By LIA CHANG
The Costume Institute’s spring 2015 exhibition, China: Through the Looking Glass, a collaboration between The Costume Institute and the Asian Art Department, as a celebration for their centennial, is currently on view at The Metropolitan Museum of Art through August 16, 2015. This is the second in a two-part series about the exhibition. View the first installment here.
Asian Art Galleries
The Astor Forecourt
Empire of the Sign
Film clips featuring Chinese-American actress Anna May Wong include Daughter of the Dragon, 1931 Directed by Lloyd Corrigan (Paramount Pictures, Courtesy of Universal Studios Licensing LLC); Limehouse Blues (1934) directed by Alexander Hall (Paramount Pictures UCLA Film & Television Archive); Piccadilly (1929) directed by E. A. Dupont (British International Pictures, Courtesy of Milestone Film & Video and British Film Institute); Shanghai Express, (1932) directed by Josef von Sternberg (Paramount Pictures, Courtesy of Universal Studios Licensing LLC); and The Toll of the Sea (1922) directed by Chester M. Franklin (Metro Pictures Corporation, UCLA Film & Television Archive) run on overhead screens in The Astor Forecourt. In terms of shaping Western fantasies of China, no figure has had a greater impact on fashion than Ms. Wong. Born in Los Angeles in 1905 as Huang Liushuang (”yellow willow frost”), she was fated to play opposing stereotypes of the Enigmatic Oriental, namely the docile, obedient, submissive Lotus Flower and the wily, predatory, calculating Dragon Lady.
Limited by race and social norms in America and constrained by one- dimensional caricatures in Hollywood, she moved to Europe, where the artistic avant-garde embraced her as a symbol of modernity, The artists Marianne Brandt and Edward Steichen found a muse in Anna May Wong, as did the theorist Walter Benjamin, who in a 1928 essay describes her in a richly evocative manner: “May Wong the name sounds colorfully margined, packed like marrow-bone yet light like tiny sticks that unfold to become a moon-filled, fragranceless blossom in a cup of tea,” Benjamin, like the designers in this gallery, enwraps Anna May Wong in Western allusions and associations, In so doing, he unearths latent empathies between the two cultures, which the fashions on display here extend through their creative liberties.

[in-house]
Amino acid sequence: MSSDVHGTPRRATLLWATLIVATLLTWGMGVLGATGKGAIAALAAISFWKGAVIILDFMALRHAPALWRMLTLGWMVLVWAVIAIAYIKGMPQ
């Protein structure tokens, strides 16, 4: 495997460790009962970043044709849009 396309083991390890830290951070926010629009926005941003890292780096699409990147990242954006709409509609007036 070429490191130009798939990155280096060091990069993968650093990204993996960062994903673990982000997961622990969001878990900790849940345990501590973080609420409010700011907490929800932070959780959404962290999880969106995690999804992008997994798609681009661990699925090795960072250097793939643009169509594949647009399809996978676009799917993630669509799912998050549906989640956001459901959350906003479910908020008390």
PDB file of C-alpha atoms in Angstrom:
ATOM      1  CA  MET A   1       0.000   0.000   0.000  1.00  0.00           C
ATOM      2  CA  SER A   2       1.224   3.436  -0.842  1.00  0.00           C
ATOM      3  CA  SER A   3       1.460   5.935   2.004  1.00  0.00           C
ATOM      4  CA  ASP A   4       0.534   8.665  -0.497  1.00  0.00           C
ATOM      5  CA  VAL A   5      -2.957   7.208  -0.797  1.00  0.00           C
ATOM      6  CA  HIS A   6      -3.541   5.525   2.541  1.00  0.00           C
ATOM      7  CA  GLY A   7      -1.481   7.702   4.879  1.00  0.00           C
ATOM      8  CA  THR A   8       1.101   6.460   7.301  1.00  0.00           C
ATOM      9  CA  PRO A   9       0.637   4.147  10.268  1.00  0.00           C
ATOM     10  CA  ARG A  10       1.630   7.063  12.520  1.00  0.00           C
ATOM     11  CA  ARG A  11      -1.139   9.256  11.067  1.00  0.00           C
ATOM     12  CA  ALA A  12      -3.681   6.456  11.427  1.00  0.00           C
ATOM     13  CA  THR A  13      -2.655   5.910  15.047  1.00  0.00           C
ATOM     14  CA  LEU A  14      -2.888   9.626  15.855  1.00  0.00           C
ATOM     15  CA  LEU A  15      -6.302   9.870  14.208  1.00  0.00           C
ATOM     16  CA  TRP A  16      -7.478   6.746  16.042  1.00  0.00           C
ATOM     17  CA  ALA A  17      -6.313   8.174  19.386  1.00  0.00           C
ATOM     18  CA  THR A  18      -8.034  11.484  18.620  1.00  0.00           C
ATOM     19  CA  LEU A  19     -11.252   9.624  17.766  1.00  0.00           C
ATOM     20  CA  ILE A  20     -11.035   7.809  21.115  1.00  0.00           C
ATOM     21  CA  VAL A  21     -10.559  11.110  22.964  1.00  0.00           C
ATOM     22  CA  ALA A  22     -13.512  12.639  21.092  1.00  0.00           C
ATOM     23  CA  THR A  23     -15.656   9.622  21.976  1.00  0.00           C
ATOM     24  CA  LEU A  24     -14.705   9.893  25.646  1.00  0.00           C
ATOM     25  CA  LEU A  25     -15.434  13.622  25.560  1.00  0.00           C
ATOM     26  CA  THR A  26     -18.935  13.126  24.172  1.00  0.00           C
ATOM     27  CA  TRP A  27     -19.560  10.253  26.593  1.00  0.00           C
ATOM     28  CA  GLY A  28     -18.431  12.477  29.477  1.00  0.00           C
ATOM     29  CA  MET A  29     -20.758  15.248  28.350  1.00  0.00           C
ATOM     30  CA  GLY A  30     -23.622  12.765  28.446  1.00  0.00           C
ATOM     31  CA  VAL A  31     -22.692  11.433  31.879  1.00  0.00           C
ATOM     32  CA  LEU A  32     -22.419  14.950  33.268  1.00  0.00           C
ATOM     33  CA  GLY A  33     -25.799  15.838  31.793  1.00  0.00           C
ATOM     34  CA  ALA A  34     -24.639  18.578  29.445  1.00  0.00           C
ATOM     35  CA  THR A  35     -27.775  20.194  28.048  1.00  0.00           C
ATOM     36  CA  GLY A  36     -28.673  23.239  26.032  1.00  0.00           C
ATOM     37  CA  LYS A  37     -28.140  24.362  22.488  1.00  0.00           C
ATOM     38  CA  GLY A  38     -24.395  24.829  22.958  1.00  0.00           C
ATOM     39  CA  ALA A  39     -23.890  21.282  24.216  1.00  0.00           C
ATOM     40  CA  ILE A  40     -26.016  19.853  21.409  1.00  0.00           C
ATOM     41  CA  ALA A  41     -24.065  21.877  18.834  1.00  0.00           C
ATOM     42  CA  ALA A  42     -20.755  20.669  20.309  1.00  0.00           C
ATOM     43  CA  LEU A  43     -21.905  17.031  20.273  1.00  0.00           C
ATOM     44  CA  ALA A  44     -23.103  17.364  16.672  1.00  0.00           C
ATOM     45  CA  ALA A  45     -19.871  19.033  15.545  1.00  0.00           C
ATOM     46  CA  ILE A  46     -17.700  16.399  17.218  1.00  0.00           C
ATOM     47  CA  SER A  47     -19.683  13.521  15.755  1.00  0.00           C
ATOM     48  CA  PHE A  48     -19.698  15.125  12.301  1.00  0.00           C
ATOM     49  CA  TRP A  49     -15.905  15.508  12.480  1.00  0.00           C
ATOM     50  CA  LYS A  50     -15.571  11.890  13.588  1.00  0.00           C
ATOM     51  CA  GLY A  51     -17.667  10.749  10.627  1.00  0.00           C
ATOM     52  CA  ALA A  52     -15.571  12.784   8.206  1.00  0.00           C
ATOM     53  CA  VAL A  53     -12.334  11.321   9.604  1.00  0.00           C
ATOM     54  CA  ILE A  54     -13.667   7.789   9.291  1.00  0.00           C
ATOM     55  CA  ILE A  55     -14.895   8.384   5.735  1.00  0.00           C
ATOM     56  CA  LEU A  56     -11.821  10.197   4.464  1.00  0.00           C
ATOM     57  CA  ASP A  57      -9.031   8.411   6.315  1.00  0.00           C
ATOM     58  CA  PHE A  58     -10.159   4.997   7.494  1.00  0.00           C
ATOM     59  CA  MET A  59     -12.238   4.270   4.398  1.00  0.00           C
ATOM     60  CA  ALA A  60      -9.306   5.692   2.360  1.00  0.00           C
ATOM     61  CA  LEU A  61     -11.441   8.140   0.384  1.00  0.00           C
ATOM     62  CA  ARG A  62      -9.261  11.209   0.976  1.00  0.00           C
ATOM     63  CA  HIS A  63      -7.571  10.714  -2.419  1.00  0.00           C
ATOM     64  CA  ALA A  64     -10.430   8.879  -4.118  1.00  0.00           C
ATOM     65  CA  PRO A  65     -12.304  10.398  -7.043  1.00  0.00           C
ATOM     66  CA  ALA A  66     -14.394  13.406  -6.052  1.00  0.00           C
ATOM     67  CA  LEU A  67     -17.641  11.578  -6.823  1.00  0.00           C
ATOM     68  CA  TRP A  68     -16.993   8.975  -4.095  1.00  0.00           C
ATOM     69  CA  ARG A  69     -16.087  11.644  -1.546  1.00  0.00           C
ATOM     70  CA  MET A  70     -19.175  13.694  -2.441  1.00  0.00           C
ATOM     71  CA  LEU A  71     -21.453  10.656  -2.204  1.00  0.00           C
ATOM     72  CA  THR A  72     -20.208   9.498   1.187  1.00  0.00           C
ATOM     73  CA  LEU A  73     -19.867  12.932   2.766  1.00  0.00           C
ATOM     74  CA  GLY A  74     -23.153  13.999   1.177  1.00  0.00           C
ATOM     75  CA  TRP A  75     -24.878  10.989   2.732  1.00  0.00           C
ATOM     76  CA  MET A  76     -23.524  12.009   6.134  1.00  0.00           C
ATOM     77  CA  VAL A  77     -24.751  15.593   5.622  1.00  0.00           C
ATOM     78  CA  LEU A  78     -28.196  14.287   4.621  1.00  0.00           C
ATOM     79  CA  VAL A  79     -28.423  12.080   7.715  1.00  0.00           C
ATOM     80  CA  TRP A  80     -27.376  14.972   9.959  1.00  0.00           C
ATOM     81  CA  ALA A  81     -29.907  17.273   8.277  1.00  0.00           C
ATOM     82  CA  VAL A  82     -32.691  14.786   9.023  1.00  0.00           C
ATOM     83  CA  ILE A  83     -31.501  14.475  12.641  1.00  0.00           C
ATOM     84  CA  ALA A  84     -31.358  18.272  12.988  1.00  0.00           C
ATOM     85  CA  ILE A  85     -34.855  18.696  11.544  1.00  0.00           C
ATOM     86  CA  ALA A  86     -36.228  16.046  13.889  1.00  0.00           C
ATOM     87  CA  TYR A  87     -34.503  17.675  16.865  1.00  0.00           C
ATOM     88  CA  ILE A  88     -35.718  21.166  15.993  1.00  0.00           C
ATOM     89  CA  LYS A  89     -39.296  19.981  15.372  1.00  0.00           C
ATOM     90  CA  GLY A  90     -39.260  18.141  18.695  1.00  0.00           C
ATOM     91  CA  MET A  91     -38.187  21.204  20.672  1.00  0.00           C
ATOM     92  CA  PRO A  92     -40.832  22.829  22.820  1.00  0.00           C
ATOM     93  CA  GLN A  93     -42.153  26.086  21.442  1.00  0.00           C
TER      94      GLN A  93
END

Gallery- Astor Garden
The exhibition’s subtitle “Through the Looking Glass” translates into Chinese as “Moon in the Water,” that alludes to Buddhism. In the Met’s Astor Chinese Garden Court, a moon was projected onto the ceiling and reflected in what appears to be a shallow pool. Dresses by John Galliano and Martin Margiela—which appear like apparitions on the water—were inspired by Beijing opera.